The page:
Collaboration room opens for campus use

Quality Enhancement Program Director Lisa Keys-Mathews holds the gand-opening ribbon for ThinkSpace in pace as Vice President of Academic Affairs and Provost John Thornell cuts it. The ThinkSpace Open House was March 17 from 2 – 4 p.m., and the ribbon-cutting ceremony began at 3 p.m.

by Managing Editor Jasmine Fleming

The ThinkSpace Open House, March 17 from 2-4 p.m., brought students, staff and faculty to view the new collaboration area.

A product of the Quality Enhancement Program, ThinkSpace is a collaboration room in the basement of Collier Library for groups to work on projects or presentations. The room includes technology such as 3-D printers, a projector, monitors of various sizes and virtual reality goggles. The room also has moveable tables and chairs.

“I’d say that it has exceeded my expectations,” said President Kenneth Kitts. “When I first began to hear about it, I thought that it meshed very nicely with the creativity and the innovation that we have on campus. But, I couldn’t wait to get over here and see it. I’m blown away. “

Vice President of Academic Affairs and Provost John Thornell led the ribbon-cutting ceremony at 3 p.m. At that time, there were around 40 people in ThinkSpace.

There were approximately 100 visitors to ThinkSpace during both hours, said Quality Enhancement Program Director Lisa Keys-Mathews.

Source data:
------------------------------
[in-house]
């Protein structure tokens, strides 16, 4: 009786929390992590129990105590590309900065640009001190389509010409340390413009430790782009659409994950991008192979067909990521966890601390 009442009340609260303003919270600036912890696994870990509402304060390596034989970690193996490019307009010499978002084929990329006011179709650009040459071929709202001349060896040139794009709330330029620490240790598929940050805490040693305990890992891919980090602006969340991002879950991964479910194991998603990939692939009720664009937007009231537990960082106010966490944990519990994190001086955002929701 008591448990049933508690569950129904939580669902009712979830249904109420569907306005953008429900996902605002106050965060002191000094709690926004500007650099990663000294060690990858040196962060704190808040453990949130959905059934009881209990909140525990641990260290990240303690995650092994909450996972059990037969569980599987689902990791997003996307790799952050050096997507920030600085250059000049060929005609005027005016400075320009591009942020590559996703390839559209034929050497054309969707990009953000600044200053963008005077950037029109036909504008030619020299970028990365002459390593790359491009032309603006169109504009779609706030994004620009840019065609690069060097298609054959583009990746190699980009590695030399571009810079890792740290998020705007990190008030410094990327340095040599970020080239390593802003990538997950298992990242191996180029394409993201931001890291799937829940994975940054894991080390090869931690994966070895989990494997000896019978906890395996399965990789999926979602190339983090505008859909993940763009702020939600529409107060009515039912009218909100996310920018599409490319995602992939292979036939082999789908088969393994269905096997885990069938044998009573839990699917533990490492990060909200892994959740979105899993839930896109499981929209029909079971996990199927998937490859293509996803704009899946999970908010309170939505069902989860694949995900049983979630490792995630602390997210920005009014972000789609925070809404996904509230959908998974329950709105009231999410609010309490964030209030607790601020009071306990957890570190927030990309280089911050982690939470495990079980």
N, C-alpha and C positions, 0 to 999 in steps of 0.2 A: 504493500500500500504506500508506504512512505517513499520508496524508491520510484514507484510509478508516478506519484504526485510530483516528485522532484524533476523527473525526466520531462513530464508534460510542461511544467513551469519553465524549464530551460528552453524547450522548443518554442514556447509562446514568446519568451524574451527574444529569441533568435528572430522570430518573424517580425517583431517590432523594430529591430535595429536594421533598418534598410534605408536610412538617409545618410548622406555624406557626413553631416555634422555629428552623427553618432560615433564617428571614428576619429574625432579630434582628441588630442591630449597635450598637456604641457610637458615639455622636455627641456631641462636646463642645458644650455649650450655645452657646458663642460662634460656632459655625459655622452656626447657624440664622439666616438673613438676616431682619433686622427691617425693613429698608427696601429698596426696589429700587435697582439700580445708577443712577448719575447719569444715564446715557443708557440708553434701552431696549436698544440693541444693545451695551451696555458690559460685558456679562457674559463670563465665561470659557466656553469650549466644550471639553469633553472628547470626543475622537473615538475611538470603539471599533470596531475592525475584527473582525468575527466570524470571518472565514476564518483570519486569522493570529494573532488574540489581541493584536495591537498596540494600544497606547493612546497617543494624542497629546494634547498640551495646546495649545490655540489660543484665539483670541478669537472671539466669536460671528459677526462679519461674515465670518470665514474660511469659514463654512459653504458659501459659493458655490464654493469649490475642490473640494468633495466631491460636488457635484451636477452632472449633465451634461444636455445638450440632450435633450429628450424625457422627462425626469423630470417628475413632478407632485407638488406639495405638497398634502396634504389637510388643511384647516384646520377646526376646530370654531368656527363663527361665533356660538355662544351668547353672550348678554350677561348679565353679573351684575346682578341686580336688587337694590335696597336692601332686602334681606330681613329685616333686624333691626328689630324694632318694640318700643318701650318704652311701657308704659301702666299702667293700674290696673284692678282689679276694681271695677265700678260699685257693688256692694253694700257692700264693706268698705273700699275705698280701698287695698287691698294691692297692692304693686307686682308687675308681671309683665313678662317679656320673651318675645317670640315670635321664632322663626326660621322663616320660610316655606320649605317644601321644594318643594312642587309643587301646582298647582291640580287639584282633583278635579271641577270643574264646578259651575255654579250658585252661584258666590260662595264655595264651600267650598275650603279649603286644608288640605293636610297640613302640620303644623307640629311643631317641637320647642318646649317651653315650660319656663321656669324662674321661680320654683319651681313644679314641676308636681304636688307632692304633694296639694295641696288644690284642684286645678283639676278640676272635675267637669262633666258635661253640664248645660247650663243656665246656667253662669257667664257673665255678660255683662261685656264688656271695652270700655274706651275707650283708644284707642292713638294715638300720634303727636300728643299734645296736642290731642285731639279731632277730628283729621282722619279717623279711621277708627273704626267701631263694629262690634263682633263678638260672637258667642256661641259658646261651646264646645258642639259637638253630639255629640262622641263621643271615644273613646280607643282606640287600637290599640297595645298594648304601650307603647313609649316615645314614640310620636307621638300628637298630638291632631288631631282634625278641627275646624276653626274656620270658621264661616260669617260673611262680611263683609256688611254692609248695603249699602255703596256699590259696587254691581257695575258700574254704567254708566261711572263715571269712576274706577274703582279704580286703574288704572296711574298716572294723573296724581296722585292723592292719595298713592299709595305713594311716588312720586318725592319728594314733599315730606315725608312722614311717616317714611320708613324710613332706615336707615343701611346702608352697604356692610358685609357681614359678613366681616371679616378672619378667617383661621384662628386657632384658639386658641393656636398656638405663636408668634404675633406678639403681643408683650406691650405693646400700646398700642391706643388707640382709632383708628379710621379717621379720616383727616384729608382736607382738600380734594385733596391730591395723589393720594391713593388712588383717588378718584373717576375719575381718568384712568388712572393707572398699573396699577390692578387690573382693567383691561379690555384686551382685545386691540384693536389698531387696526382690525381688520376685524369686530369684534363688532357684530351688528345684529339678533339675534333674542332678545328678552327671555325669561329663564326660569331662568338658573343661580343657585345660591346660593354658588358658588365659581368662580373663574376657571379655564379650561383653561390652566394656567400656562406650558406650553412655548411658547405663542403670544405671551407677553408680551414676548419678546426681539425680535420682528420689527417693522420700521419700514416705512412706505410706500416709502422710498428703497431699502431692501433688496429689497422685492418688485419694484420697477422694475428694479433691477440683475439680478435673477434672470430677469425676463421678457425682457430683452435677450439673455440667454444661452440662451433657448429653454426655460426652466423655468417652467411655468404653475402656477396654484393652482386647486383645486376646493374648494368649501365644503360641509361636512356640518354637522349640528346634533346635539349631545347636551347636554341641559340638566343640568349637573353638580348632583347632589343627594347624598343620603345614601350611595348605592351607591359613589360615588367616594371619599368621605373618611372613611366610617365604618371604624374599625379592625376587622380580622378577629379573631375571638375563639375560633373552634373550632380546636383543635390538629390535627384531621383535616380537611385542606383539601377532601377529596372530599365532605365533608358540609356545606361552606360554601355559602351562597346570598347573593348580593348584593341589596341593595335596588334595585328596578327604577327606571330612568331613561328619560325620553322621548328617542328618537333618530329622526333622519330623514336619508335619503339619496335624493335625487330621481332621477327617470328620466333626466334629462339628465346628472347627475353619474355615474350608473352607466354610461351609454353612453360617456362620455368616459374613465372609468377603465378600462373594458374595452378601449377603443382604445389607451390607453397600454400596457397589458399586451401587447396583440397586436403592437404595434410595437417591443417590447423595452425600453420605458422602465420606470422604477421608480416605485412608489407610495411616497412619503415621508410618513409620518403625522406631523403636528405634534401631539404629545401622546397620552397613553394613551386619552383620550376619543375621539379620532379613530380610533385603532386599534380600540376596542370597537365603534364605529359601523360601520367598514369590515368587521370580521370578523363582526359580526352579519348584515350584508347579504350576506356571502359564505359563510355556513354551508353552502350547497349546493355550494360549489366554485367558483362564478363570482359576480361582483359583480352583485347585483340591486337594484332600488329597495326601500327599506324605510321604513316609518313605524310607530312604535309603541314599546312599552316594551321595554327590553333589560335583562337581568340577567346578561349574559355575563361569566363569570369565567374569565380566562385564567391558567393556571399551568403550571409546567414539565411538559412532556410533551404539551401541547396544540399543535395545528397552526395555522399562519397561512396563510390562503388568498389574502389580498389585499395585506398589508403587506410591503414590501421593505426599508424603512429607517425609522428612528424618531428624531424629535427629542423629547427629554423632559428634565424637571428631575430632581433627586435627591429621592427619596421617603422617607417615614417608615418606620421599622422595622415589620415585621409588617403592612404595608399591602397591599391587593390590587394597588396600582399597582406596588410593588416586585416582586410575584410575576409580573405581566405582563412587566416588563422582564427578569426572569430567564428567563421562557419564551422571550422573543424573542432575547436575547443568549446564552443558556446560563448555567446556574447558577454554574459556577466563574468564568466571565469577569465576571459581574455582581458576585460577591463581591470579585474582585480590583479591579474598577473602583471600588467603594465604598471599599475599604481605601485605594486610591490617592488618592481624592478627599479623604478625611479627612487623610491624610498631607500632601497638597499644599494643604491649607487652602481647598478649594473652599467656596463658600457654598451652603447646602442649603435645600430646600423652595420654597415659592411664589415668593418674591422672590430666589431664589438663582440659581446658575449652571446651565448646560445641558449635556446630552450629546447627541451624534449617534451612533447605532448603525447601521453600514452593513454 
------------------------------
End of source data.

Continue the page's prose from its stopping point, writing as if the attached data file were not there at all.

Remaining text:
“The more people that come see it, the more that realize that students, faculty and staff can use it,” she said.

Keys-Mathews said she wants everyone on campus to use this new resource.

“My goal for ThinkSpace is that it encourages creativity, collaboration and problem-solving and that it gives the folks that are in there the opportunity to use equipment and materials they haven’t had a chance to experience,” she said.

ThinkSpace is also accepting student volunteers to help monitor, open and close the room, she said. Interested students can email her at [email protected]

Becoming a volunteer lets students interact with up-to-date technology, said junior Patrick Wilson. Willis recently became a volunteer.

“I have always loved 3-D printing,” he said. “A few years ago, no one had a regular printer. I think in a few years everyone will have 3-D printing. I like being ahead of the curve.”

Wilson said ThinkSpace is a benefit to students.

“I had a bunch of group projects last semester,” he said. “If I had (ThinkSpace), they would have been easier to complete.”